After the Gold Rush | india | Hindustan Times
Today in New Delhi, India
Nov 24, 2017-Friday
-°C
New Delhi
  • Humidity
    -
  • Wind
    -

After the Gold Rush

I was watching a chain of camels climbing a sand dune. Lying on my stomach with my chin resting on my hands and just my head popping out of the tent, I was feeling like a child watching Arabian Nights, writes Priyanka.

india Updated: Jan 23, 2010 22:51 IST
Priyanka

I was watching a chain of camels climbing a sand dune. Lying on my stomach with my chin resting on my hands and just my head popping out of the tent, I was feeling like a child watching Arabian Nights. A young camel driver, barely a boy, was handling the reigns of six camels. I can’t say for sure what time it was. But it must’ve been early because the sun hadn’t yet painted everything golden. It didn’t make sense to wear a watch for a night in the desert.

I had come away from Jaisalmer and its thousand havelis — a few of them were historic and the rest of them were hotels recently made from a sandstone template. I camped for the night among the Khuri sand dunes. A couple of people from the neighbouring Baran village were with us to serve as ‘housekeepers’ and ‘storytellers’.

Their leader was an old man retired from the Indian army. High on nasvaar (snuff), he had been singing till late in the night. He was already up and ready to serve us tea with anecdotes of his Bhatti ancestors.

He urged us to visit the ruins in Lodhurva which was once the capital of the Bhatti Rajputs. But we were more interested in the deserted villages of Khaba and Kuldhara. He had the same story that we had heard before, that there were 84 such villages that the Paliwal Brahmins abandoned centuries ago. Such is the predominance of folklore in the history of Jaisalmer that it is hard to tell fact from fiction.

Taking directions from the villagers we set out for the mystical ruins. A narrow but well-made road cut through sandy plains. Such roads connect numerous villages spread across the Thar desert.

None of the villages that we crossed had more than twenty houses. There were places where all that we could see was barren hillocks and sand dunes. For miles there would be no sign of life except for cactus and wild shrubs and then suddenly, vibrantly dressed locals would emerge and break the monotony of the golden landscape.

In the spread of barren hillocks and sand dunes, there was the Khabha fort. It wasn’t too big a fort with just one caretaker and his son. It was evident that the place had been recently renovated by the ASI. From its terrace we saw the ruins of Khabha village at the foot of the hill. A dilapidated temple stood in its middle.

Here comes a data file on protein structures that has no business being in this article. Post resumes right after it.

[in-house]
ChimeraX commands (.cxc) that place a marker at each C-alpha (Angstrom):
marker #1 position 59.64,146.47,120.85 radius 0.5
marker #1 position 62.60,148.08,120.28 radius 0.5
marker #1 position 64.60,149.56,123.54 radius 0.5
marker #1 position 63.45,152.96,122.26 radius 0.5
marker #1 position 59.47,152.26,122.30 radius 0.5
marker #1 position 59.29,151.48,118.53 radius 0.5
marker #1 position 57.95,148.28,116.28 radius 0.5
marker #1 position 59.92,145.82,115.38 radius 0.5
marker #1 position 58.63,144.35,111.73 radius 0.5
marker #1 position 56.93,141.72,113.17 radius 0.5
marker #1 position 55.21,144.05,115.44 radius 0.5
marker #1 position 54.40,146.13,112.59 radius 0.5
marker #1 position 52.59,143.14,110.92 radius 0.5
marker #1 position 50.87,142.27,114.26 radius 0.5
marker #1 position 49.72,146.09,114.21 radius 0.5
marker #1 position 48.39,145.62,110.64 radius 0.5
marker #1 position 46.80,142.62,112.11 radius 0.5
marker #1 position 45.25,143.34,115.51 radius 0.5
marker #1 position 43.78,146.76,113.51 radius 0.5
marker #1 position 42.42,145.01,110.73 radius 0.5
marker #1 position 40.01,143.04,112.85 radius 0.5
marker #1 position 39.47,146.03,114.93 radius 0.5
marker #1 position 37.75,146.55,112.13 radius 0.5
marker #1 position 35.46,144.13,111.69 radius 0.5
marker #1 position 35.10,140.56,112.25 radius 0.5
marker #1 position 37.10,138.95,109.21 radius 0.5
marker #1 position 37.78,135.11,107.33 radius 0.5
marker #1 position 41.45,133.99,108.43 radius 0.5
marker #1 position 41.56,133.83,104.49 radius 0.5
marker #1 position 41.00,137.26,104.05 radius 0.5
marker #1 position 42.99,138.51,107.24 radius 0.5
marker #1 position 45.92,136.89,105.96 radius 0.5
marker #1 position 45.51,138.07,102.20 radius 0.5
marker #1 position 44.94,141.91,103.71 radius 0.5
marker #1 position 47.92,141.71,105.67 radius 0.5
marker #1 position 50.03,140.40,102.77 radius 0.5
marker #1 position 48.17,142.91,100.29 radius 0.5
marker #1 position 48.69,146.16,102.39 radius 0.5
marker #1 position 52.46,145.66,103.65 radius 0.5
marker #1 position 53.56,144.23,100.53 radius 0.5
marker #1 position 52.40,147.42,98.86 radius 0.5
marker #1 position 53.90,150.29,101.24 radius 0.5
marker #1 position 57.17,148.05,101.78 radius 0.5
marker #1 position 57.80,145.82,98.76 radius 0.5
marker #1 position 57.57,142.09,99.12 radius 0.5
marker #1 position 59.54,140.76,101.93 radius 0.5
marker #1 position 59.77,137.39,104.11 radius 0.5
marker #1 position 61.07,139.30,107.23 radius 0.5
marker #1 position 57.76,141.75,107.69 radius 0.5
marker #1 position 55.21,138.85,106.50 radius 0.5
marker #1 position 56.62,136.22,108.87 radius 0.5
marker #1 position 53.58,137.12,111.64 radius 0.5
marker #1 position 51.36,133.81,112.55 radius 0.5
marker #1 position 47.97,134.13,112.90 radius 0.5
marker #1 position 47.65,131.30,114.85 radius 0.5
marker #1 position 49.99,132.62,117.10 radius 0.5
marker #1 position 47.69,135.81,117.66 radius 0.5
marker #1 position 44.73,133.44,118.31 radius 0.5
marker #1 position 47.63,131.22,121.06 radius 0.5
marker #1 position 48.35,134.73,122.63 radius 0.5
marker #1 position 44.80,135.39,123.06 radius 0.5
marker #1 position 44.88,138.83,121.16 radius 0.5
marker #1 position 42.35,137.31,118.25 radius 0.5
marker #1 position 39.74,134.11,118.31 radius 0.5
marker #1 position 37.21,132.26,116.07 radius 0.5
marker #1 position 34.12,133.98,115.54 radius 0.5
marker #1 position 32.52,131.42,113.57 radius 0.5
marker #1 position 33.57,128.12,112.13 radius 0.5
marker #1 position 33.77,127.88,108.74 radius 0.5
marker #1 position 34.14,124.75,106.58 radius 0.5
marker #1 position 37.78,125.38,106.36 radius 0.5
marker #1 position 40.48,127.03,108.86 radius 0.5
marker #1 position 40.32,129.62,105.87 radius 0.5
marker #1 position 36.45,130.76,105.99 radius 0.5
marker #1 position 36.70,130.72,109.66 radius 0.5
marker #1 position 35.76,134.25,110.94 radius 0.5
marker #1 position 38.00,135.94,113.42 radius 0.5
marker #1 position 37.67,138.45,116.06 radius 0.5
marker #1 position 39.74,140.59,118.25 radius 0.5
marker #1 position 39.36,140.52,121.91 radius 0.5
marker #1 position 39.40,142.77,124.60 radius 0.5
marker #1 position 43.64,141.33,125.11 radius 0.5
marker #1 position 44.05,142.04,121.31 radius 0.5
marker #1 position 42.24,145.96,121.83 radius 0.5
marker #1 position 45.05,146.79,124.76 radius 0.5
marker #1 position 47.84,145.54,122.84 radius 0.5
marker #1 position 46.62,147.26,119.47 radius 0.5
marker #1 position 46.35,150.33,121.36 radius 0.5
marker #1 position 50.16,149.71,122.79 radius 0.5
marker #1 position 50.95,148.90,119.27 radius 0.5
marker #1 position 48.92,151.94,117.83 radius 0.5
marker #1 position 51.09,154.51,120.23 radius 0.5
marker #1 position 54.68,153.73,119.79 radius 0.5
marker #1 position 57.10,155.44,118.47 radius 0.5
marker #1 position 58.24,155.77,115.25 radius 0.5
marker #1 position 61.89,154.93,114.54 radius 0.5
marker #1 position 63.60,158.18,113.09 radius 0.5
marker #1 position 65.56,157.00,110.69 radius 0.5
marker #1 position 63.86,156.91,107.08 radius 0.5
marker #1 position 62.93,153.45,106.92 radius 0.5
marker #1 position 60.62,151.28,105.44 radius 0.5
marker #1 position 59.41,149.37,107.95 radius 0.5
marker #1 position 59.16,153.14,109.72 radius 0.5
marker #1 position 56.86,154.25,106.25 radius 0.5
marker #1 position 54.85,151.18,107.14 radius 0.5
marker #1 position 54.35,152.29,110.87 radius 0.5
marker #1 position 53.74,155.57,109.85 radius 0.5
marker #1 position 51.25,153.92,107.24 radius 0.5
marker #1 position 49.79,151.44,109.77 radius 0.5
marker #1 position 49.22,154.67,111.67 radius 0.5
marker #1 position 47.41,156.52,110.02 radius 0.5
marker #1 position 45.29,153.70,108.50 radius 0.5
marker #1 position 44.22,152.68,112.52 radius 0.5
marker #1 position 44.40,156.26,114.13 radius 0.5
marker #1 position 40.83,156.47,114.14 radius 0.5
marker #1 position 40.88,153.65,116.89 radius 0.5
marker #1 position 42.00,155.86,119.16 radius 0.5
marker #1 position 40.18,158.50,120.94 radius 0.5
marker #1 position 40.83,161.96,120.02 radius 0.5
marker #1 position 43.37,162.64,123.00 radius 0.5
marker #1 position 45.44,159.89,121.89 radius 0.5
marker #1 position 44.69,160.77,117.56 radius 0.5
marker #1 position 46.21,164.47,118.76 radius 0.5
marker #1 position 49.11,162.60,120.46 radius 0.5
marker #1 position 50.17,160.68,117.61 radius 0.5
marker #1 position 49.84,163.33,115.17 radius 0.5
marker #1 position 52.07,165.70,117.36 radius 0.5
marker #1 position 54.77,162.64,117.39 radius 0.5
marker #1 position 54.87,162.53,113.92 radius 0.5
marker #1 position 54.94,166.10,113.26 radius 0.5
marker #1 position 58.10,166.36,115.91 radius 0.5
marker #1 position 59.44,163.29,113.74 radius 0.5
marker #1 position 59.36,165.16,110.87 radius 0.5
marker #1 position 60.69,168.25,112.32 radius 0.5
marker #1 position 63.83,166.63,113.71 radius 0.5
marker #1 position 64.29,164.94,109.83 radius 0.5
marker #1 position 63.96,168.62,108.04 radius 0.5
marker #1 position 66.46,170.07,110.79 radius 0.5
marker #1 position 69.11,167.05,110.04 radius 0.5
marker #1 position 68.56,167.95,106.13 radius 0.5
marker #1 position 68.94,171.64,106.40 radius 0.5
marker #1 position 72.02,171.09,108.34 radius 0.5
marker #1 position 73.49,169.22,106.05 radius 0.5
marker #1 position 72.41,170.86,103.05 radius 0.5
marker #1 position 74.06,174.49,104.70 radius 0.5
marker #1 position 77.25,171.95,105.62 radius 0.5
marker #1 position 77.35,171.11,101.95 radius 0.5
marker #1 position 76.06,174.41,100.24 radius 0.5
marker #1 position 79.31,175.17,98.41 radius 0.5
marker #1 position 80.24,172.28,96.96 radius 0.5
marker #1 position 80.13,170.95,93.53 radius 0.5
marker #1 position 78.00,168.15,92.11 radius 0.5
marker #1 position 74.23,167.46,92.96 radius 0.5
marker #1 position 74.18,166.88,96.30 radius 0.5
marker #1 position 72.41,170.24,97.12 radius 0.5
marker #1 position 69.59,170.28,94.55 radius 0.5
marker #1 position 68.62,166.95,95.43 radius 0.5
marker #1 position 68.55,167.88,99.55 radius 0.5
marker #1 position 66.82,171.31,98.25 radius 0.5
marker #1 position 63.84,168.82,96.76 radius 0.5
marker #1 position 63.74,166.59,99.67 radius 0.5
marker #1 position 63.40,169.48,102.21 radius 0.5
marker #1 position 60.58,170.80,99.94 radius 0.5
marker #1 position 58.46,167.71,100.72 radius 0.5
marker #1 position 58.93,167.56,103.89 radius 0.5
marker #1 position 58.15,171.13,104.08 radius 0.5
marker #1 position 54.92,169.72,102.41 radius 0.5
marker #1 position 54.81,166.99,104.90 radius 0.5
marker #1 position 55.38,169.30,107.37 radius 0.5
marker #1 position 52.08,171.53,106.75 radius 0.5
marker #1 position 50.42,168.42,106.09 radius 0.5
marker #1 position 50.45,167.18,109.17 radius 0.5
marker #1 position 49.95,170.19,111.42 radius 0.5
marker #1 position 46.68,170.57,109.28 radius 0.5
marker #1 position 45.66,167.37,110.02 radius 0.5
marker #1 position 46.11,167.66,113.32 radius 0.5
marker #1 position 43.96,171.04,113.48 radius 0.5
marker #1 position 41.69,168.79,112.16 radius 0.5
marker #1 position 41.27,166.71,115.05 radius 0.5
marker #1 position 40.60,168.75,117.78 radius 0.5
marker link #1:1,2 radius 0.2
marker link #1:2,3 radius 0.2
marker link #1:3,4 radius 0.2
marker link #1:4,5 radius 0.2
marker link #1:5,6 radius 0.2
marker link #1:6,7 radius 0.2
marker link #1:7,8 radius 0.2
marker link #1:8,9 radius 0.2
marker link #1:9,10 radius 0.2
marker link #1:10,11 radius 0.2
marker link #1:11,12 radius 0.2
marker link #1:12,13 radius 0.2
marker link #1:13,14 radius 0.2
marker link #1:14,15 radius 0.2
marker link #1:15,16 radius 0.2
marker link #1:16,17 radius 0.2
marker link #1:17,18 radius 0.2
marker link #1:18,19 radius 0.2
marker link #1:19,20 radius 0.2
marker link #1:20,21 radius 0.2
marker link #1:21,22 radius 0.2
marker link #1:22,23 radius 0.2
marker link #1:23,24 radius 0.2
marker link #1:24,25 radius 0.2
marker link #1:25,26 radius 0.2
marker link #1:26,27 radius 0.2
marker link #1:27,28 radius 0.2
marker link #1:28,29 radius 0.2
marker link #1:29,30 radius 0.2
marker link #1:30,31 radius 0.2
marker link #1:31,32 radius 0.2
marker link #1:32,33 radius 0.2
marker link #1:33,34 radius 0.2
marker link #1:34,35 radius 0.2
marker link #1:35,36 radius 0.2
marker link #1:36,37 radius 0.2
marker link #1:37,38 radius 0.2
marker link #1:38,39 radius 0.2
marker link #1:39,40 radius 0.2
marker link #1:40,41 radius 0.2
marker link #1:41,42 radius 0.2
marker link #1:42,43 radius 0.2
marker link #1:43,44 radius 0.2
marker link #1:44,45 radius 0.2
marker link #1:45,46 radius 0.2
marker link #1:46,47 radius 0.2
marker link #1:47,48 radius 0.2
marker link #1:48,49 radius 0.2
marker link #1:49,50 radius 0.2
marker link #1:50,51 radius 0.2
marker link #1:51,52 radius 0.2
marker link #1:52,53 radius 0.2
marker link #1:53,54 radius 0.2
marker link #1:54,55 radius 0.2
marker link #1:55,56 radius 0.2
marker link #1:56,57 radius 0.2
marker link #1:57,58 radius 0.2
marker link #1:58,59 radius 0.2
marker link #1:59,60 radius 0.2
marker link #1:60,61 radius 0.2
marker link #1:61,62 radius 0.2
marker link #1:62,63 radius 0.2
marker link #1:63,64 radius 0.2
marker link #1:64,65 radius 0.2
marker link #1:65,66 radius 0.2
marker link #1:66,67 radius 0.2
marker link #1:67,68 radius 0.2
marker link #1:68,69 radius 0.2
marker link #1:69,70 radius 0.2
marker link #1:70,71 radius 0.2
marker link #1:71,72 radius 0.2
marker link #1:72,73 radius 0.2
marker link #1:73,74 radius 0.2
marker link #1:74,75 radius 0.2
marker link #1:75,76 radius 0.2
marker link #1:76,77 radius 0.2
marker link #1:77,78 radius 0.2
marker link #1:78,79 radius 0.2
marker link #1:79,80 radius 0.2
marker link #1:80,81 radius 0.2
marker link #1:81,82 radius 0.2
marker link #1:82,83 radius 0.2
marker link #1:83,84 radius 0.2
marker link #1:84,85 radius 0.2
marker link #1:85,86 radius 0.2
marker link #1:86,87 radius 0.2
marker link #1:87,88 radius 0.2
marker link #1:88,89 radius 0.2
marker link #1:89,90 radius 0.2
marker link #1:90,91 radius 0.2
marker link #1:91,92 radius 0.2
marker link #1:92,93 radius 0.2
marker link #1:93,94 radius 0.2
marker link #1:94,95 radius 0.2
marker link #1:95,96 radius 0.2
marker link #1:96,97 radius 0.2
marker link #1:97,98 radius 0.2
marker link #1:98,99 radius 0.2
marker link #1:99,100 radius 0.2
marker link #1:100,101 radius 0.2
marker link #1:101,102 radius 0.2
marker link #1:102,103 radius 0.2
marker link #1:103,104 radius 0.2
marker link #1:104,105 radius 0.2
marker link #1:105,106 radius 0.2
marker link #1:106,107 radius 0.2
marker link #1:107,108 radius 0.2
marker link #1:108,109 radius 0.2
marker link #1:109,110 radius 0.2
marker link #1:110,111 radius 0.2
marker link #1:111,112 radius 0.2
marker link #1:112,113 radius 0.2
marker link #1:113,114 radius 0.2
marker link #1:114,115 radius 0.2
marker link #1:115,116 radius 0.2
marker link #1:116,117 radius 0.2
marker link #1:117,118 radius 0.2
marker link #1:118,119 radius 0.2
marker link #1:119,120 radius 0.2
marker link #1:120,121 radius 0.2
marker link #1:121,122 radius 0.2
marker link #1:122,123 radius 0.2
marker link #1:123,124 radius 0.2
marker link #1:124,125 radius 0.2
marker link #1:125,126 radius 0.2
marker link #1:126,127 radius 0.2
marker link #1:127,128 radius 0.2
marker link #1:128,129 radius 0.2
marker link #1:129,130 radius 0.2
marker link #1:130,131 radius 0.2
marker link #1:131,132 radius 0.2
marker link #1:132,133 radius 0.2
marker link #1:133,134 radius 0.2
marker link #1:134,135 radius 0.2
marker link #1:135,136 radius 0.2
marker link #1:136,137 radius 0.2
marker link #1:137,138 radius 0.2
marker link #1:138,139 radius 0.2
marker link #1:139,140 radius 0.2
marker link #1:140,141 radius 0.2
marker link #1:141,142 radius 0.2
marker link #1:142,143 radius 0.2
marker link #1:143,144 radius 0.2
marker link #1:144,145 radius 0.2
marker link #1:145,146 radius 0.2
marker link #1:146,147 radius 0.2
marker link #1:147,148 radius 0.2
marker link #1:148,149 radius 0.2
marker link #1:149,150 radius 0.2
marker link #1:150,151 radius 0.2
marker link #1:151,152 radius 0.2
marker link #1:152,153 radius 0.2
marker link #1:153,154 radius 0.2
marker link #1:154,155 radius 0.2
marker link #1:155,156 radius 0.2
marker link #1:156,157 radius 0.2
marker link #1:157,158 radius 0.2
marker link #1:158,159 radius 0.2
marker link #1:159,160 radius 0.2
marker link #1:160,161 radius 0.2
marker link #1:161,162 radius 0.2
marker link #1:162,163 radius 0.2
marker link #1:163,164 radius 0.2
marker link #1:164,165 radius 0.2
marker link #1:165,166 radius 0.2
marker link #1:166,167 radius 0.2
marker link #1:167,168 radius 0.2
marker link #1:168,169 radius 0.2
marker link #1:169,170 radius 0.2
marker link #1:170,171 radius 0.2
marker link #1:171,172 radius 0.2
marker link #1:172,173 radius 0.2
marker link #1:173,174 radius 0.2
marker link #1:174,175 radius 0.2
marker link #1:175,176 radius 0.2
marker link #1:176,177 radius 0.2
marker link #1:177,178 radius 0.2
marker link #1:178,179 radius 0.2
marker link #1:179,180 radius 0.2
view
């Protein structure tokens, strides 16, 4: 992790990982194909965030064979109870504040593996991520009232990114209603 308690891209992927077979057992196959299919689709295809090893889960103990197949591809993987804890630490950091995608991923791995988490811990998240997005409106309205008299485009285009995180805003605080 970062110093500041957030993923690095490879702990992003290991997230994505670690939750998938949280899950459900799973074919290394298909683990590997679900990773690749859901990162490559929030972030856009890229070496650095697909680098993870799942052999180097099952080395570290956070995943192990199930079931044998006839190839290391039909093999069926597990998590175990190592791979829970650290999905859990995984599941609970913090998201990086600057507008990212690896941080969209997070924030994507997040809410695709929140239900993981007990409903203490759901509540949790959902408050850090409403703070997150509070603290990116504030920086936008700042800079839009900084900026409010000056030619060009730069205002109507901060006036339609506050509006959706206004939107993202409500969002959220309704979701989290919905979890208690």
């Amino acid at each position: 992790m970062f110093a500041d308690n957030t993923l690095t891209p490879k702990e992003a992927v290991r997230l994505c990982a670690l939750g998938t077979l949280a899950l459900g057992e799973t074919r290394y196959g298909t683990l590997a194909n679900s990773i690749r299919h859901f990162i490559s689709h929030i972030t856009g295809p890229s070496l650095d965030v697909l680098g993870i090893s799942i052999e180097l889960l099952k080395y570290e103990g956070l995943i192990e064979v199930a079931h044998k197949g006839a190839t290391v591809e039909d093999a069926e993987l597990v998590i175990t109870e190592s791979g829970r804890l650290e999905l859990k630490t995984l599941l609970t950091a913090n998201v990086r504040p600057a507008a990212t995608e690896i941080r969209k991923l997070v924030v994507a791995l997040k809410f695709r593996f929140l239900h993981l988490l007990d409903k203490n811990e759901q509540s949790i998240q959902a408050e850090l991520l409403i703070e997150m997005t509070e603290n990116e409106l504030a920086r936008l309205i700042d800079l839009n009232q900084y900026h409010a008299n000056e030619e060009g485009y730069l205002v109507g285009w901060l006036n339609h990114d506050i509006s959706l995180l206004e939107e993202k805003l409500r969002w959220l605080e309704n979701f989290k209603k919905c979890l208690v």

There was greenery around the area as if reminiscent of the agricultural genius of the Paliwal clan. They had discovered the means to cultivate wheat and legumes in the desert and the ingenuity to locate lands that had a gypsum layer under the surface. Such a land when filled with rainwater could retain moisture for a long time making it suitable for cultivation.

We went down to the village and entered its broken-down streets. Stones of varying sizes had been put on top of each other to create walls without any kind of cementing. Some walls had slabs with carved ends jutting out, perhaps for creating shelves.

The main street leading to the temple was barely 12-feet wide. It must’ve been a cosy village, I thought. The temple was a single chamber edifice of carved sandstone. It had withstood the test of time as most of the structure was still intact though there were big cracks through the walls and some portion of the roof had fallen off. The sanctum was empty.

May be the Paliwals took their idols along with them when they deserted the villages to escape from the exploitative rulers.

The caretaker’s son had climbed down from the fort to join us. He said that they rarely had visitors.

This is unlike Kuldhara, another such abandoned village nearby which has now being converted into a heritage site. One can buy a ticket to drive through it.

While most streets in Khabha are too narrow for vehicles and others too sandy, a local on motorcycle came by looking for a shortcut through the village. He had milk containers tied to his bike and he was barely managing to keep it from falling. The young boy told him the way. He told us that he was there to spend his vacations with his father. Their family lived in Khabha village which was close to the ruins.

The boy was practising on the Morchang, a single-stringed mouthorgan. He played a tune for us. Its desolate sound echoed all around. Almost like a song of the yellow stones that the Paliwals had left to become one with the sand that they had emerged from.